The resulting score is a quiet, respectful, subtle meditation on the memory of those killed. Despite Eisler’s lack of explicit instructions, the tonal palette for Newtown actually ended up being surprisingly consistent – soft warm strings, piano chords, electric guitars, and electronic textures which vary from ambient to more rhythmic, metallic ideas that give the score some vibrancy and urgency – but several cues stand out for a particular noteworthy element.
The opening cue, “Parade,” written by Eisler with Mikael Sandgren, introduces the score’s predominant style, with string abstractions and cello chords overlaid by fluttering electronic effects. “Skydive,” written by Eisler alone, is gentle and soothing, featuring warmly rendered electric guitars backed by strings and soft chimes; the subsequent “The World Needs to Know,” also by Eisler alone, is similar in style, but slightly more serious, and gradually becomes more emotional as it develops. Christopher Drake’s “He Needed Me In A Different Way” is pretty, with a sense of inquisitiveness and curiosity, and is built around pianos and chimes augmented by bubbly electronic effects. “Accidental Lobbyists” by Eisler and Jeff Beal, inevitably, has a House of Cards vibe to it, more rhythmic and dynamic, with strong use of a marimba under strings and metallic percussion.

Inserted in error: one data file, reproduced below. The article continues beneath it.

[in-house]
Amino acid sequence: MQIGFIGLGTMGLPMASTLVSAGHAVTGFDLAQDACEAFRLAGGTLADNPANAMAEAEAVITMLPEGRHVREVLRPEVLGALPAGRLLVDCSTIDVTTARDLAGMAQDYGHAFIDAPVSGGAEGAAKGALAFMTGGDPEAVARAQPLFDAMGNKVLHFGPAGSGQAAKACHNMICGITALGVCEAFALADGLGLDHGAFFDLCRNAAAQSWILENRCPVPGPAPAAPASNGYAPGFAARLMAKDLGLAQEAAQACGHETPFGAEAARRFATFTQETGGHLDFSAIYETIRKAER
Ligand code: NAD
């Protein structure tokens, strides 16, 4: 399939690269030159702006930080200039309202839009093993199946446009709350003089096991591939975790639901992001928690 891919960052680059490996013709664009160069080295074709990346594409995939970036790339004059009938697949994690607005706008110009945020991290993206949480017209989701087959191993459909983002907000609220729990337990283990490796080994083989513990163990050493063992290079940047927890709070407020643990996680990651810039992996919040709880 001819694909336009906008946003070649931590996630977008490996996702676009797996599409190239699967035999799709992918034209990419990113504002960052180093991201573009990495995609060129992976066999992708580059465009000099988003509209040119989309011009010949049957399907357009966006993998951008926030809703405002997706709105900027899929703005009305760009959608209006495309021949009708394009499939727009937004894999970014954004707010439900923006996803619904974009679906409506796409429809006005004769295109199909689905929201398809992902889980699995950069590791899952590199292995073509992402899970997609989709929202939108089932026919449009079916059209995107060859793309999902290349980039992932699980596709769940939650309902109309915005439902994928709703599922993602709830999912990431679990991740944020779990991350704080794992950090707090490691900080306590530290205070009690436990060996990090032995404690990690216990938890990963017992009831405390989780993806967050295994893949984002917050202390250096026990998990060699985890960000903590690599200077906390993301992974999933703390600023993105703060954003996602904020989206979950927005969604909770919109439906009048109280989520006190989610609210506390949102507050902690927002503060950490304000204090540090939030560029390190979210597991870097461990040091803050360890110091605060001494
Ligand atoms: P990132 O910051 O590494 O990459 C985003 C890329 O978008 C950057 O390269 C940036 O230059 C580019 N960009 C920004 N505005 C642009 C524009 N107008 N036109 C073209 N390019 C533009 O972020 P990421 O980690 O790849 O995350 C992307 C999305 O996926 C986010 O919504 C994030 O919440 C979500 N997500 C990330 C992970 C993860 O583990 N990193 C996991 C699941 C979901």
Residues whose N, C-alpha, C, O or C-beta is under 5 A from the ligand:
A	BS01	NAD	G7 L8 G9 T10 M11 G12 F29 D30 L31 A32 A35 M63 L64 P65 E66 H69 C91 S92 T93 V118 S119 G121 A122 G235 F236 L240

Two cues feature vocals: “Meditation,” by Eisler with Robert Duncan and Deborah Lurie, is soothing and dreamy, with female vocals on top of electronic drones. “Nicole Writes Hugo/We’re All Victimized,” by Eisler and Mark Renk, layers solemn cooing vocals like a Gospel choir on top of guitars. Later “Moving On,” by Eisler with George S. Clinton, picks up something of a country vibe through the use of overlapping guitars, and grows to become hesitantly hopeful, almost optimistic, with the addition of major key piano chords and a synth wash. My personal favorite cue is “Desolation,” written by Blake Neely, which begins with abstract collisions between different parts of the string section, but gradually becomes more consonant and emotional, with poignant violin textures. The final cue, the solo guitar piece “For DGB,” is especially moving because it was co-written by Mark Barden, a professional composer from Newtown whose 7-year-old son Daniel was one of the victims of the tragedy.